A thoroughly calqued world

In my previous post, I alluded to a process described as calquing, which I first learned of from Tom Shippey’s The Road to Middle Earth. I wish I could recall now exactly what Dr. Shippey said on the subject, but sadly I have left him in America. The long and short of it, though, is that it is a process of borrowing elements and constructing fictional equivalents; not exact copies, nor simply derivatives, but inspired equivalents, built up creatively to have their own substance.

The classic examples of these which I do recall Dr. Shippey giving are that of the Rohirrim and the Shire in <em “mso-bidi-font-style:=”” normal”=””>The Lord of the Rings. I know there are more than a few fantasy fanatics reading this blog, so I’ll beg your pardons if this is a bit of a retread. In the case of the riders of Rohan, the fictional society bears a strong resemblance to the old English peoples; their language and culture find their font in the Anglo-Saxon kingdoms, with which Tolkien was perhaps both more familiar and enamored of than anyone else at the time. In fact, the language of the Rohirrim is copied almost wholesale from a particular dialect of Old English. But, as Dr. Shippey points out, there is a creative element in all this—the Anglo-Saxons famously did not fight on horseback, the riders’ defining trait. They are not quite a copy, but more of a fictional analogue.

The same thing goes for hobbits, a kind of shrunk-down country English folk, living in Tolkien’s pastoral ideal of the English countryside—but you get the picture, and I don’t want the entirety of this post to consist of me paraphrasing a far superior scholar. My point, though, is that we needn’t feel that borrowing elements from life, or (with nods toward copyright and considerations of originality) other stories constitutes a damning breach of originality—at least, I hope not. These serve as essential sources of inspiration, especially when world-building (though this principle is by no means limited to the traditional, fantastic variety – after all, all fiction involves world-building of some sort or other). The important thing is to not only draw from sources, but to create new beauty by repositioning and rediscovering things that were familiar. In some cases, this creation of equivalents can involve placing the derived element in the same role as its inspiration, but altering it; I can think of numerous fictional (and real) empires that people have compared to Rome, simply because they fit the role. After all, old Rome’s Forum was filled with temples, not a solitary white tree, and it was probably exceptionally rare indeed to see a Senator riding one of his family’s dragons over Vesuvius. But by following the pattern of Rome, we can draw creative energy from the comparison—from thinking of differences to distinguish our fictional creations from the ‘source,’ and by drawing upon the real depth of such sources to fill in backgrounds. This helps make our creations seem real to us before we make them real to others. It is also rewarding to readers to pick up on subtle echoes of history or other beloved texts in a work. I frequently see posts on the subreddit r/askhistorians requesting to know what the closest historical analogue to this or that fictional event was.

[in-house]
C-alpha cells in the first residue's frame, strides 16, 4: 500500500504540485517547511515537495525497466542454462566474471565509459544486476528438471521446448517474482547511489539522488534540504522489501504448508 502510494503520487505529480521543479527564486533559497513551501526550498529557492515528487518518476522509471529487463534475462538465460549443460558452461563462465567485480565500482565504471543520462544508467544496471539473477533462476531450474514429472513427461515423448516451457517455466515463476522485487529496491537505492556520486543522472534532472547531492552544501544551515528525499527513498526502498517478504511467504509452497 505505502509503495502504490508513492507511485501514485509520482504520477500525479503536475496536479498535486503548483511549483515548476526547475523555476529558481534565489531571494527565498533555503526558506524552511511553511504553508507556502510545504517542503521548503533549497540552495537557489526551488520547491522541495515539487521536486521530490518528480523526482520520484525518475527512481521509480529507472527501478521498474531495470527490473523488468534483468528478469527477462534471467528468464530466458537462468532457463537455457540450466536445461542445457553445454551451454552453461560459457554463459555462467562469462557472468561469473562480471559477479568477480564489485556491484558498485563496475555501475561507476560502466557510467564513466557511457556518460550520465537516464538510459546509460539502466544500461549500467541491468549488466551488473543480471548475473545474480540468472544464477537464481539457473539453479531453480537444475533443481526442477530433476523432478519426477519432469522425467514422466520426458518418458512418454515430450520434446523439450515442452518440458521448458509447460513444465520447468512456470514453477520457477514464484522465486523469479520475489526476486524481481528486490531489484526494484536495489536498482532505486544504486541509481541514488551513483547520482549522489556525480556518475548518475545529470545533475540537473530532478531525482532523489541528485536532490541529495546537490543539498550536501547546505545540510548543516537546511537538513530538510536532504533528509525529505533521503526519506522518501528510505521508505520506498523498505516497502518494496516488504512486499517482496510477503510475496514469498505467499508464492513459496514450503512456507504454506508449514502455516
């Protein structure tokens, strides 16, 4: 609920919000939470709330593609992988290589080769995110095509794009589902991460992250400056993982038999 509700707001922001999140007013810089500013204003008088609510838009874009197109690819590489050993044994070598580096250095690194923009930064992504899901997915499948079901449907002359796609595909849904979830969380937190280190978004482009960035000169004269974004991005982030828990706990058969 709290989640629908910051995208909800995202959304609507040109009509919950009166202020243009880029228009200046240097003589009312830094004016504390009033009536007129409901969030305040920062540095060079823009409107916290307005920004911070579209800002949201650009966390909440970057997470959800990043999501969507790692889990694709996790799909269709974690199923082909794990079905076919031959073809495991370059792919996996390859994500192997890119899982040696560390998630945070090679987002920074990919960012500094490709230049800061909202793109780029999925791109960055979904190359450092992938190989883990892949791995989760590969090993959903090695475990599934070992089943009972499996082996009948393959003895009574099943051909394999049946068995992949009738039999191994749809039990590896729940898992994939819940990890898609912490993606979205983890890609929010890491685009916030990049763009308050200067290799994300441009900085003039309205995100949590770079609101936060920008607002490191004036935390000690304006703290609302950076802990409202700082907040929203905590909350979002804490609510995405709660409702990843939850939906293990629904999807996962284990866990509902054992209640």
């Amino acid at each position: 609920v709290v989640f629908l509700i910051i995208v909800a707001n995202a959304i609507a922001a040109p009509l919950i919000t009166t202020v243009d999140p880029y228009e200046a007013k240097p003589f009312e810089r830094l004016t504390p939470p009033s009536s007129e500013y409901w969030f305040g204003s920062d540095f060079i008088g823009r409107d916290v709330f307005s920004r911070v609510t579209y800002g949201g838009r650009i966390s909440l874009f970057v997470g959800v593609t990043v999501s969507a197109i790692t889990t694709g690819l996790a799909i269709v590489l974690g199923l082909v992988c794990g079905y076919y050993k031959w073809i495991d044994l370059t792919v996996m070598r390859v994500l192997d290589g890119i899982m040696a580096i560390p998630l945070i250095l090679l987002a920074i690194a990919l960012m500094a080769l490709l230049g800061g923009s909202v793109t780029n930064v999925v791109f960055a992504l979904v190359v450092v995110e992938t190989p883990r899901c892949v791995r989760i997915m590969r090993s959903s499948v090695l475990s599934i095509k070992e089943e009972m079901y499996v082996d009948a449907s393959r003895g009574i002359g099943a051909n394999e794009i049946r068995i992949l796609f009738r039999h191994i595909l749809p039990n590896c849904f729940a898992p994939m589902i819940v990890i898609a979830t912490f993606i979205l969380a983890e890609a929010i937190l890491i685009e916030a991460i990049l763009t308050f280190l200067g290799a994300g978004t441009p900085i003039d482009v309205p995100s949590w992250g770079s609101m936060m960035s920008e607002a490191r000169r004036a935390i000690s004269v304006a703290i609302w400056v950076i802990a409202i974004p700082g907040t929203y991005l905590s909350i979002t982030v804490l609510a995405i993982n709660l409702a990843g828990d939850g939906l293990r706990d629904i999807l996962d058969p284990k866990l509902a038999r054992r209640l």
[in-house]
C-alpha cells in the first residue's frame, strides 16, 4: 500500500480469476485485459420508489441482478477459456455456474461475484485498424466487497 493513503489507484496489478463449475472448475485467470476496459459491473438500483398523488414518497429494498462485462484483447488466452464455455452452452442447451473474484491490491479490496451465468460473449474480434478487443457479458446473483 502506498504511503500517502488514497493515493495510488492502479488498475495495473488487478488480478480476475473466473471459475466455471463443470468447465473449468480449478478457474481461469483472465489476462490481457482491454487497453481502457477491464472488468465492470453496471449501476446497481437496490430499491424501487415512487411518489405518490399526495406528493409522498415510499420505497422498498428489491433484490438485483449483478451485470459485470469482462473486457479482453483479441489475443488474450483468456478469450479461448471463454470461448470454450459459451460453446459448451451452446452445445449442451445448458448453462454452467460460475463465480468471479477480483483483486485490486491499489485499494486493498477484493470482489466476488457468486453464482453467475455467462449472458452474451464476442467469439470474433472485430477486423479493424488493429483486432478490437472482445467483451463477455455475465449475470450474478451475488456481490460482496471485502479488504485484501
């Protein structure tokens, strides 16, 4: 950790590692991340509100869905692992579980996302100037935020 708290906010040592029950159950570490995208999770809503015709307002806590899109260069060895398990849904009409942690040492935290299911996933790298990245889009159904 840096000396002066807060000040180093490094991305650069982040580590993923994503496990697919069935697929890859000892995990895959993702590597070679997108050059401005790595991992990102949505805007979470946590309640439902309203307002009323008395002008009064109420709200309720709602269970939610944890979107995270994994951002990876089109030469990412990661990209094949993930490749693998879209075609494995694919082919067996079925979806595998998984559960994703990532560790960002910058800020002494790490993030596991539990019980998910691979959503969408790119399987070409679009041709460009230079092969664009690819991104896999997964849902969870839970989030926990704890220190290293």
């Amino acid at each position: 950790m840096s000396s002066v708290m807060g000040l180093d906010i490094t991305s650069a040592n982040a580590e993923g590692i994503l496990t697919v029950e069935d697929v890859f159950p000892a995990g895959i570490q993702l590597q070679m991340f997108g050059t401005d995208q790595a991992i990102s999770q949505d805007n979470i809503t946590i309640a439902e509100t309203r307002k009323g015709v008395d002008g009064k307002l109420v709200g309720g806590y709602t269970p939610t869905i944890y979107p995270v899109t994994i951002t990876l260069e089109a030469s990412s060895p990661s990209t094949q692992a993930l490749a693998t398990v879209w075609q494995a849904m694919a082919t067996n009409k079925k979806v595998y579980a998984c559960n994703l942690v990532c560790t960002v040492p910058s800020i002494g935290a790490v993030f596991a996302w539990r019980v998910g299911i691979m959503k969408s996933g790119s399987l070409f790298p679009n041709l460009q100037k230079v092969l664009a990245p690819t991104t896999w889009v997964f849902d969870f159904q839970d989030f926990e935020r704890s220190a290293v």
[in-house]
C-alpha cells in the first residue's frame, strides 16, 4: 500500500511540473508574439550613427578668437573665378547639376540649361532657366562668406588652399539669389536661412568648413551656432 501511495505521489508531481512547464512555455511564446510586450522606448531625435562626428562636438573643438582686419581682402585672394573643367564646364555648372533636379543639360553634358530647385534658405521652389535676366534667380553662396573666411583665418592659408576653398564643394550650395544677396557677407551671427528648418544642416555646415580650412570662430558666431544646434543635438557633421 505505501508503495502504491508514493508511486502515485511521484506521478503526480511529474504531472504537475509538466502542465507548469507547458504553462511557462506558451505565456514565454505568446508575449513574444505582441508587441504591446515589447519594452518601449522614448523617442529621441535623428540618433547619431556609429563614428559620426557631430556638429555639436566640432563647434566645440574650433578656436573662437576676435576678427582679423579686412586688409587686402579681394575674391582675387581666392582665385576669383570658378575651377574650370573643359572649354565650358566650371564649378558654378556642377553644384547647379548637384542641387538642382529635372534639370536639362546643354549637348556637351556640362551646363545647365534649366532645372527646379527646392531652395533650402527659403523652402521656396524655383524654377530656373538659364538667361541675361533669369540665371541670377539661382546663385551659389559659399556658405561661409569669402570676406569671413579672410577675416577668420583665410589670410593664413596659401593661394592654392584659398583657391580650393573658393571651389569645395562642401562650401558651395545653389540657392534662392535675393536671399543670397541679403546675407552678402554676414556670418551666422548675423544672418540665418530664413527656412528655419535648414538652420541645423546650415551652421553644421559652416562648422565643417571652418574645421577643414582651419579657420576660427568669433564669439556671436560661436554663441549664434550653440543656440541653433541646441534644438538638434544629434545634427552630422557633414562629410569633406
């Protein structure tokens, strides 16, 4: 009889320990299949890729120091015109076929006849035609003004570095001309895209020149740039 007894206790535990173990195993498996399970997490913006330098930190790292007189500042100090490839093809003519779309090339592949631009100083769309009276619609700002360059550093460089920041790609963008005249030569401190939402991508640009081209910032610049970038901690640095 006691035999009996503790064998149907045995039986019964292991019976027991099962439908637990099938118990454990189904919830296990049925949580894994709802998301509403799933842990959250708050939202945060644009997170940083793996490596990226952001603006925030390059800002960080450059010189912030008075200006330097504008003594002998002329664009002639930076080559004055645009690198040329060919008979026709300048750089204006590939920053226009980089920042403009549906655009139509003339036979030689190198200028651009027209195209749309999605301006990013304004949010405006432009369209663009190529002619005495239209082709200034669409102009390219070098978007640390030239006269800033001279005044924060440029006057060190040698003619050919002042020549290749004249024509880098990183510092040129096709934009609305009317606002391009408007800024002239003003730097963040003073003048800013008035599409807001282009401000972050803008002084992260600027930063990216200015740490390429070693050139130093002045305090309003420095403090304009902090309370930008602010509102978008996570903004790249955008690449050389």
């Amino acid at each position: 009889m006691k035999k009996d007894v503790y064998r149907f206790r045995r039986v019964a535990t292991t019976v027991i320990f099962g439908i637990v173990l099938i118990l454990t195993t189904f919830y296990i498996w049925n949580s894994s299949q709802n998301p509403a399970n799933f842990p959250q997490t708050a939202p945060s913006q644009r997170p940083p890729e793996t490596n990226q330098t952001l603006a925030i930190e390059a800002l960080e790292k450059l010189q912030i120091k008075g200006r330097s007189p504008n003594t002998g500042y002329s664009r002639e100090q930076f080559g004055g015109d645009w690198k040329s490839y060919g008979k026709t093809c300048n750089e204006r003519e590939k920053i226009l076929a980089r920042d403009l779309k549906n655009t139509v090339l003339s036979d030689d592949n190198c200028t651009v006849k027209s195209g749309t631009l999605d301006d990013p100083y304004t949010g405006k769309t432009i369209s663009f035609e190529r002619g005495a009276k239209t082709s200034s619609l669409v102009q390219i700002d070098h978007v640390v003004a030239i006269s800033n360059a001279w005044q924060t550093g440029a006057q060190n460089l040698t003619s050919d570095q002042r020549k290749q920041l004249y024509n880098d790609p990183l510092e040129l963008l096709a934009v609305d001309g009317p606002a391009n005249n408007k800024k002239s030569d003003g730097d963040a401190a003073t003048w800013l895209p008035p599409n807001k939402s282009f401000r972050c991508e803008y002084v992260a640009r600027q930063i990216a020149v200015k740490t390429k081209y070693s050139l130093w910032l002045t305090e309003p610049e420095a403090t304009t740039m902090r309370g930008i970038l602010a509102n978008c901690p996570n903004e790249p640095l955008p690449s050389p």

Or, one could simply draw an element out of its native context and role and create interest by placing it somewhere new and different. For instance, see my maps, which stole geographic elements from Britain and placed them in other realms. After a certain point, such activity might cease to be proper calquing—placing dreadnoughts in the sky is more remixing history than creating an airborne equivalent. But after all, that distinction doesn’t have to matter a whit, on the creative end.

Obviously it’s possible to take things too far, and thinking just of fantasy alone, I have to force myself to refrain from naming books that have prompted criticism for their heavily derivative nature. Of course, these judgments may be unfair; it is, after all, a largely subjective craft (am I allowed to admit that, as an editor and an aspiring academic? Or is that heretical?). But that’s what developmental edits are for stopping.


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